That weekend, I was very happy to take Palmers Hill (Palmy) to Wetherby. He's looked after by yardman John Dina, who sadly couldn’t go due to his twenty fifth birthday celebrations. It’s always an honour to take a good horse racing, especially one who is a yard legend. Palmy is grumpy and often pins his long ears back, scowling. He has a ticklish belly and gets even grumpier when it's touched but he's still a gentleman and a hero. He deservedly won under Tom Scu. I was delighted and just lucky to take him. His win is due to John for always taking such good care of him, his head lad Alan Berry for all his care, and being ridden out alone every morning by the other head lad Johnny Kavanagh.
The canteen at Wetherby has been vastly improved; not the food, as this has always been delicious, but the building itself has been renewed into what could pass for a wooden chalet. There are lots of benches outside, along with some of the old seating; it will be lovely in the summer.
Wetherby's new canteen!
On the 15th, Zabeel Champion won for owner Martin Tedham, who also sponsors the yard. ‘Zabbie’ was rated 104 of the Flat when previously trained by Mark Johnston. Like many former Flat horses, he doesn't trot properly; he half trots, half canters in an odd ‘tranter’, also known as the Newmarket shuffle. Yet, he moved well round Leicester and won.
Having recovered from his shoulder injury, Jonjo Junior rode a winner on his first day back. He won a Market Rasen bumper on Springwell Bay by a whopping thirteen lengths.
During racing behind closed doors, Ascot had been particularly desolate, feeling extra quiet and empty. Yet, it was great to return there on the 19th to a much more normal Ascot. Its gloss returned; the lights were on in the vast stands and the crowds bustled creating a fizzy atmosphere.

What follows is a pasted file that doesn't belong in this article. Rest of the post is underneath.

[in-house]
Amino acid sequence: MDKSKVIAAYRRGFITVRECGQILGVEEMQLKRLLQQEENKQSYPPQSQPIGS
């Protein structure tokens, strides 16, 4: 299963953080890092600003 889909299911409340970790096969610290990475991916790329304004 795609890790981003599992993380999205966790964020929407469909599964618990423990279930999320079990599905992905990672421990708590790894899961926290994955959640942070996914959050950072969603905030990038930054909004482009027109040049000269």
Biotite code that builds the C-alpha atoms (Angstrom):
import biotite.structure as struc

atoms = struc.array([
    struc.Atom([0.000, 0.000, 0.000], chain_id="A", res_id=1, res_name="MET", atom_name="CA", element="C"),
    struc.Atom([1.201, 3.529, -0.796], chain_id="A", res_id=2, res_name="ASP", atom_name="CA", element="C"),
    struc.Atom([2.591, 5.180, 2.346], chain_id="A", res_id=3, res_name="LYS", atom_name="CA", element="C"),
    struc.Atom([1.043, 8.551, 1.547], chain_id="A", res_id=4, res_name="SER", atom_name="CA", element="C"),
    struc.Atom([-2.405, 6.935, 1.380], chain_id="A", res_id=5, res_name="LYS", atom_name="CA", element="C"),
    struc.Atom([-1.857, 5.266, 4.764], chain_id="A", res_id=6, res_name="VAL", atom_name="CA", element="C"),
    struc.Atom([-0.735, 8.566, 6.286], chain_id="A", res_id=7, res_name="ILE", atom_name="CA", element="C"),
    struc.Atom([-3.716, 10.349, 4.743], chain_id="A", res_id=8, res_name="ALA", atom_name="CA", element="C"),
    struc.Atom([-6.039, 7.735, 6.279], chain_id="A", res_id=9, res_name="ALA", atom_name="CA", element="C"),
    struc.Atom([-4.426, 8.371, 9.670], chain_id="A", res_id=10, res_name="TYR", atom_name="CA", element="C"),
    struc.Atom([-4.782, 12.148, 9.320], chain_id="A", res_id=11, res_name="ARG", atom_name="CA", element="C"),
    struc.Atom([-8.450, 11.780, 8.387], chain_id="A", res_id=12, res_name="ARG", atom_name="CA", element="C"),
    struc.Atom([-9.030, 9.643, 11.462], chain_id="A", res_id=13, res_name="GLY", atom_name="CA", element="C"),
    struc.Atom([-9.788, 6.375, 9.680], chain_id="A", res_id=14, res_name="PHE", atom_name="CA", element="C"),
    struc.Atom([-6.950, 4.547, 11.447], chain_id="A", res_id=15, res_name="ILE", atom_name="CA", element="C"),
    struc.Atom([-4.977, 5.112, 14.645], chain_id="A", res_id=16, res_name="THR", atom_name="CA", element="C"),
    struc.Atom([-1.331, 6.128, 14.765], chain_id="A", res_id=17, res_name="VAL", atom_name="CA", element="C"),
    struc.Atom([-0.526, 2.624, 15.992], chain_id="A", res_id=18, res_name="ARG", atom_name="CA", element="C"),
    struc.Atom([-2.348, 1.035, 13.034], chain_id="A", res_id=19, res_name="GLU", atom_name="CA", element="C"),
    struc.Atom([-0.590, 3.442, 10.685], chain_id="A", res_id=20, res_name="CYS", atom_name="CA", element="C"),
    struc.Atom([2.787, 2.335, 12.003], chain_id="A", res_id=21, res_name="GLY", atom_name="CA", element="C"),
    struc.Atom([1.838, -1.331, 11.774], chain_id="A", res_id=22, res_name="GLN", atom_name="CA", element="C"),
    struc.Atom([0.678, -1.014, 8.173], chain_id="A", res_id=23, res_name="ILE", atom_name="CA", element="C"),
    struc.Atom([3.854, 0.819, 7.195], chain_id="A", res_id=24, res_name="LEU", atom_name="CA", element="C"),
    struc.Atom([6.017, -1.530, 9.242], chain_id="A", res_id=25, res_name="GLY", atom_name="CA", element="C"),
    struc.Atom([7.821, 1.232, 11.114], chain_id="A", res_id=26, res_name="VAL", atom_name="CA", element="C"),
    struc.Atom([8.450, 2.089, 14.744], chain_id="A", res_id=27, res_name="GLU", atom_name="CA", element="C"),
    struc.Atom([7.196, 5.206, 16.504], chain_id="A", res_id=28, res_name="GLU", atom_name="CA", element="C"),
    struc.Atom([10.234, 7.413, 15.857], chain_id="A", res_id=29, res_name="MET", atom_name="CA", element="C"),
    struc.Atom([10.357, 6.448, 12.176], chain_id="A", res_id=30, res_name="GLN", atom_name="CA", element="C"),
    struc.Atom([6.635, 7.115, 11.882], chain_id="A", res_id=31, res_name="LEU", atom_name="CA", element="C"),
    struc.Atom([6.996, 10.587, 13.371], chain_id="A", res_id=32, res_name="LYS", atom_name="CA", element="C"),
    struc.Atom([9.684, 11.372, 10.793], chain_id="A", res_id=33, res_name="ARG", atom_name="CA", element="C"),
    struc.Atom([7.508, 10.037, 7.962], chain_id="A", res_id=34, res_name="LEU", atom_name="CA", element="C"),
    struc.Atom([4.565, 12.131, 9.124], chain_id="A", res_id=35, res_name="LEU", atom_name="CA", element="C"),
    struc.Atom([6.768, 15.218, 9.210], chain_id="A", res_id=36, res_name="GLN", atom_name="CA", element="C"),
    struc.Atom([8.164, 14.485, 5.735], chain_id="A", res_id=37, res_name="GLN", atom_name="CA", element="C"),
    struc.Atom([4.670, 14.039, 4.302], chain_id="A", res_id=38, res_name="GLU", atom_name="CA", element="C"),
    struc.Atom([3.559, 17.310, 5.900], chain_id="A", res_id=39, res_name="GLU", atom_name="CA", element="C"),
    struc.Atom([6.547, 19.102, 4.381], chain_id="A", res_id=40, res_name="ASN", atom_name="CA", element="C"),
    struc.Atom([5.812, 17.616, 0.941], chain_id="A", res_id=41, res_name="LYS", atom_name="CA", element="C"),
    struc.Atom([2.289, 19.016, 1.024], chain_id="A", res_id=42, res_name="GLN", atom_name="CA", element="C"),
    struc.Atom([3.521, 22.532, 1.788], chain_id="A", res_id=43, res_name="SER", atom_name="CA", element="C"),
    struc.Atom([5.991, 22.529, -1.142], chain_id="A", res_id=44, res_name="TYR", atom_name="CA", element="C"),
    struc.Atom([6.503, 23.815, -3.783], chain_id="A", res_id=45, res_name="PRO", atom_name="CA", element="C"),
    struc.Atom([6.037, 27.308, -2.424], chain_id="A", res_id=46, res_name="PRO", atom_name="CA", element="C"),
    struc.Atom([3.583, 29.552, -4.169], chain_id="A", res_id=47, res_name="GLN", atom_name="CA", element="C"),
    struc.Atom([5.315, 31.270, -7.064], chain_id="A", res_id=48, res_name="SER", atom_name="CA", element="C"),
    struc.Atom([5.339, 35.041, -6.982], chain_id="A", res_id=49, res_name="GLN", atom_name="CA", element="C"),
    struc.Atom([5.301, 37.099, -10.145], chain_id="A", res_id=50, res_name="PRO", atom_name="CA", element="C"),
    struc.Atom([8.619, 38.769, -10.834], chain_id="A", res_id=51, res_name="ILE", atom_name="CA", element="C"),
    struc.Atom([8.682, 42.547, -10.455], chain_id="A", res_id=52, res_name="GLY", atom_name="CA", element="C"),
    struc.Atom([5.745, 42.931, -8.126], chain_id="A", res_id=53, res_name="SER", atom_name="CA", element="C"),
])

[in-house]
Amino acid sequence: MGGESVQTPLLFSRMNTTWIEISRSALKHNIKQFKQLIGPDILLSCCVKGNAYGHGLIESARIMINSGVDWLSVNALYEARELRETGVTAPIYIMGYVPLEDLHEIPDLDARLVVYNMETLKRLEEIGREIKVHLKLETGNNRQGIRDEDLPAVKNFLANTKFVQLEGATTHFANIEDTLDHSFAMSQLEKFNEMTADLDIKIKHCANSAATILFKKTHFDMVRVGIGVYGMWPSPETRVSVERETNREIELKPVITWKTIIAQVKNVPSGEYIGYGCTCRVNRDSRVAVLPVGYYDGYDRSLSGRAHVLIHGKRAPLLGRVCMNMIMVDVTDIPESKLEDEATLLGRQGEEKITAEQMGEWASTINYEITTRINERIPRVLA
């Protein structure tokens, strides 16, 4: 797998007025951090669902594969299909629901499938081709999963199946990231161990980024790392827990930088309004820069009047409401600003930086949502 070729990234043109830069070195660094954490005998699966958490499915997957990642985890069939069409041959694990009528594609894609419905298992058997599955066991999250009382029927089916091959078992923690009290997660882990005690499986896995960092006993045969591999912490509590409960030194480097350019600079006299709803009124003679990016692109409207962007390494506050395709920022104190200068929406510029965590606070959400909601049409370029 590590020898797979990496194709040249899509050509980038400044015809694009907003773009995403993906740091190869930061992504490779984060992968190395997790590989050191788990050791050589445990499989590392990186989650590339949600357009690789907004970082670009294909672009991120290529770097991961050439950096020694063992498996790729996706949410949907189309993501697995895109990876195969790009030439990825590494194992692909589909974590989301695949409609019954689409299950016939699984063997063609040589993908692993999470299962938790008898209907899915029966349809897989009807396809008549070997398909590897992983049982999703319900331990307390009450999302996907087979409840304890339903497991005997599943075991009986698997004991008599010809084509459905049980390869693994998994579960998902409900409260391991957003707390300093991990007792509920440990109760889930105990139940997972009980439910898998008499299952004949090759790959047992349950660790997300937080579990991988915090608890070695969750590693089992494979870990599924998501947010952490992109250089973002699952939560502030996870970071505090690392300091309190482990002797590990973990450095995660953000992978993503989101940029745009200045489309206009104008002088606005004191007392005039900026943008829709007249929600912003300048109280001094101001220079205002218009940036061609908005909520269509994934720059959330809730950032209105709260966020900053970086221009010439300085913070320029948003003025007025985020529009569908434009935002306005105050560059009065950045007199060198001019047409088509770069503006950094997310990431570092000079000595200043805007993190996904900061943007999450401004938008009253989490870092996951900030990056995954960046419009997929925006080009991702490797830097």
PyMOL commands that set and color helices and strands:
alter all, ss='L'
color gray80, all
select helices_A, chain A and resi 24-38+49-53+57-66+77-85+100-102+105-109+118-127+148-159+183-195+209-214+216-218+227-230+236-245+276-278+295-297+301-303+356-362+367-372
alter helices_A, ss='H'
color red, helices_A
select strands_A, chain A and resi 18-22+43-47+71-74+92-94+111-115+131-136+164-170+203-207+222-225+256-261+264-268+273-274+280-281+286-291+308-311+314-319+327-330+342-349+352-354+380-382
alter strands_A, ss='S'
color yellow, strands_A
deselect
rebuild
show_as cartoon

French-recruit Yes Indeed (Deedy) was disappointing when finishing last and Garry Clermont would have won if he hadn't veered violently left at the last, allowing Nicky Henderson's runner to cruise, straight as an arrow, and win. His groom, rightfully gutted, John philosophically concluded that Ascot had never been a lucky track for him and I had to agree.
Shanny and John both won turnouts at Ascot and, I heard the following day that Alex did so too at Chepstow with Steady The Ship. No winners, but we did have across the card treble in turn outs!
My little Jack Russell Daisy has been exhibiting some very strange behaviour. Usually, when I get up before 5 o'clock she stays put, but from September she's been up as soon as my car keys tinkle, stretching, yawning, flapping her ears in a shake. She accompanies me to the pens and, whilst I muck out, she has a fun time ratting. She sniffs rats under the pallet flooring of the feed shed, pawing, scraping, squeaking and barking. She runs over the straw beds and up the fluffy banks. Sometimes she digs so deeply into the straw that all I can see is her piebald hindquarters and tiny tail wagging. She barks at rats who are deep in slumber, often growling and garuffing. It is all very entertaining, except for the muddy pawprints she leaves in the interior of my car. When the weather gets wetter and colder, I expect that Daisy will go back to lying in again, all warm and cosy.
Christmas is less than a month away and I've not even bought a single present yet. Another peril of being temporary Head of Travelling, I suppose. Luckily, Harrison Day is back soon and I’ll resume my normal duties. It’s been great being out on the roads a lot more but a bit of normality will be a relief.